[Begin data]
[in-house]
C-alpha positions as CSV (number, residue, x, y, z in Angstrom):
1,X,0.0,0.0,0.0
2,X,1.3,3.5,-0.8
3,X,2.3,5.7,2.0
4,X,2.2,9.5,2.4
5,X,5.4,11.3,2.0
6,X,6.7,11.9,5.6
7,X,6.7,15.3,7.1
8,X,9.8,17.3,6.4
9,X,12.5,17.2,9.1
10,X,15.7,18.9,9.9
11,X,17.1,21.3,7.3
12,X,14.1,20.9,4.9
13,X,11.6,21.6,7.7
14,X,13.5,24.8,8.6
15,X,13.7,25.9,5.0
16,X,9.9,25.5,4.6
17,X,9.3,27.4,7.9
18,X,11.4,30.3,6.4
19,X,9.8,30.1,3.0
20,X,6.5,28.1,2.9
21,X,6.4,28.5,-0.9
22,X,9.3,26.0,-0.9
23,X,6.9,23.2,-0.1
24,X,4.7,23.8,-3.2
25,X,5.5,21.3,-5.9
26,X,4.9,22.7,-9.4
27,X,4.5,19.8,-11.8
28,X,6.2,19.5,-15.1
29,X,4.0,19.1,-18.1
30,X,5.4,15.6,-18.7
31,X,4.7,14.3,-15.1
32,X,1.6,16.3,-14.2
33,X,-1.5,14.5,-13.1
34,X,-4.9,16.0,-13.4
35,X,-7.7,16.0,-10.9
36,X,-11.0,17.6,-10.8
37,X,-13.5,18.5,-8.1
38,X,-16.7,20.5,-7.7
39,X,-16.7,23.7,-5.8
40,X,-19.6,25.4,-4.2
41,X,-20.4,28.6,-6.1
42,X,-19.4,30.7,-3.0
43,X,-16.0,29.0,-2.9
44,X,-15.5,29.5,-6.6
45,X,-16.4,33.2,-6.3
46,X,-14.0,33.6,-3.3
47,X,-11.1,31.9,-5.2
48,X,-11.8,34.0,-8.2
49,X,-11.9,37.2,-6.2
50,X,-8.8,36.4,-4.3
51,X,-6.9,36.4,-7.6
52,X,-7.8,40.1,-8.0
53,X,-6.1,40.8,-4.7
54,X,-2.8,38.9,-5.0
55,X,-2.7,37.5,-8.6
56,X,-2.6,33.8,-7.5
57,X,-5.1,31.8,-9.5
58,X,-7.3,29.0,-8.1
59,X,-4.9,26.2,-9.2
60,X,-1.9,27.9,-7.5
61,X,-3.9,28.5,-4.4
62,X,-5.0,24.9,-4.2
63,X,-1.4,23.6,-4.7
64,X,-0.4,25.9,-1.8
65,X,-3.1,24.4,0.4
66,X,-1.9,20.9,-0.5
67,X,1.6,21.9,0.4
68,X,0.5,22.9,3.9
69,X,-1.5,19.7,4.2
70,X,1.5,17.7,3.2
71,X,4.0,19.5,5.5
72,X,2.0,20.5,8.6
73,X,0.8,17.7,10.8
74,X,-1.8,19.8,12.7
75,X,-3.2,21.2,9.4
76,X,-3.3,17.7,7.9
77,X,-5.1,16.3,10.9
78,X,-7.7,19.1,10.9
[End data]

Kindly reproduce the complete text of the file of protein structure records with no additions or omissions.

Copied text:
[in-house]
C-alpha positions as CSV (number, residue, x, y, z in Angstrom):
1,X,0.0,0.0,0.0
2,X,1.3,3.5,-0.8
3,X,2.3,5.7,2.0
4,X,2.2,9.5,2.4
5,X,5.4,11.3,2.0
6,X,6.7,11.9,5.6
7,X,6.7,15.3,7.1
8,X,9.8,17.3,6.4
9,X,12.5,17.2,9.1
10,X,15.7,18.9,9.9
11,X,17.1,21.3,7.3
12,X,14.1,20.9,4.9
13,X,11.6,21.6,7.7
14,X,13.5,24.8,8.6
15,X,13.7,25.9,5.0
16,X,9.9,25.5,4.6
17,X,9.3,27.4,7.9
18,X,11.4,30.3,6.4
19,X,9.8,30.1,3.0
20,X,6.5,28.1,2.9
21,X,6.4,28.5,-0.9
22,X,9.3,26.0,-0.9
23,X,6.9,23.2,-0.1
24,X,4.7,23.8,-3.2
25,X,5.5,21.3,-5.9
26,X,4.9,22.7,-9.4
27,X,4.5,19.8,-11.8
28,X,6.2,19.5,-15.1
29,X,4.0,19.1,-18.1
30,X,5.4,15.6,-18.7
31,X,4.7,14.3,-15.1
32,X,1.6,16.3,-14.2
33,X,-1.5,14.5,-13.1
34,X,-4.9,16.0,-13.4
35,X,-7.7,16.0,-10.9
36,X,-11.0,17.6,-10.8
37,X,-13.5,18.5,-8.1
38,X,-16.7,20.5,-7.7
39,X,-16.7,23.7,-5.8
40,X,-19.6,25.4,-4.2
41,X,-20.4,28.6,-6.1
42,X,-19.4,30.7,-3.0
43,X,-16.0,29.0,-2.9
44,X,-15.5,29.5,-6.6
45,X,-16.4,33.2,-6.3
46,X,-14.0,33.6,-3.3
47,X,-11.1,31.9,-5.2
48,X,-11.8,34.0,-8.2
49,X,-11.9,37.2,-6.2
50,X,-8.8,36.4,-4.3
51,X,-6.9,36.4,-7.6
52,X,-7.8,40.1,-8.0
53,X,-6.1,40.8,-4.7
54,X,-2.8,38.9,-5.0
55,X,-2.7,37.5,-8.6
56,X,-2.6,33.8,-7.5
57,X,-5.1,31.8,-9.5
58,X,-7.3,29.0,-8.1
59,X,-4.9,26.2,-9.2
60,X,-1.9,27.9,-7.5
61,X,-3.9,28.5,-4.4
62,X,-5.0,24.9,-4.2
63,X,-1.4,23.6,-4.7
64,X,-0.4,25.9,-1.8
65,X,-3.1,24.4,0.4
66,X,-1.9,20.9,-0.5
67,X,1.6,21.9,0.4
68,X,0.5,22.9,3.9
69,X,-1.5,19.7,4.2
70,X,1.5,17.7,3.2
71,X,4.0,19.5,5.5
72,X,2.0,20.5,8.6
73,X,0.8,17.7,10.8
74,X,-1.8,19.8,12.7
75,X,-3.2,21.2,9.4
76,X,-3.3,17.7,7.9
77,X,-5.1,16.3,10.9
78,X,-7.7,19.1,10.9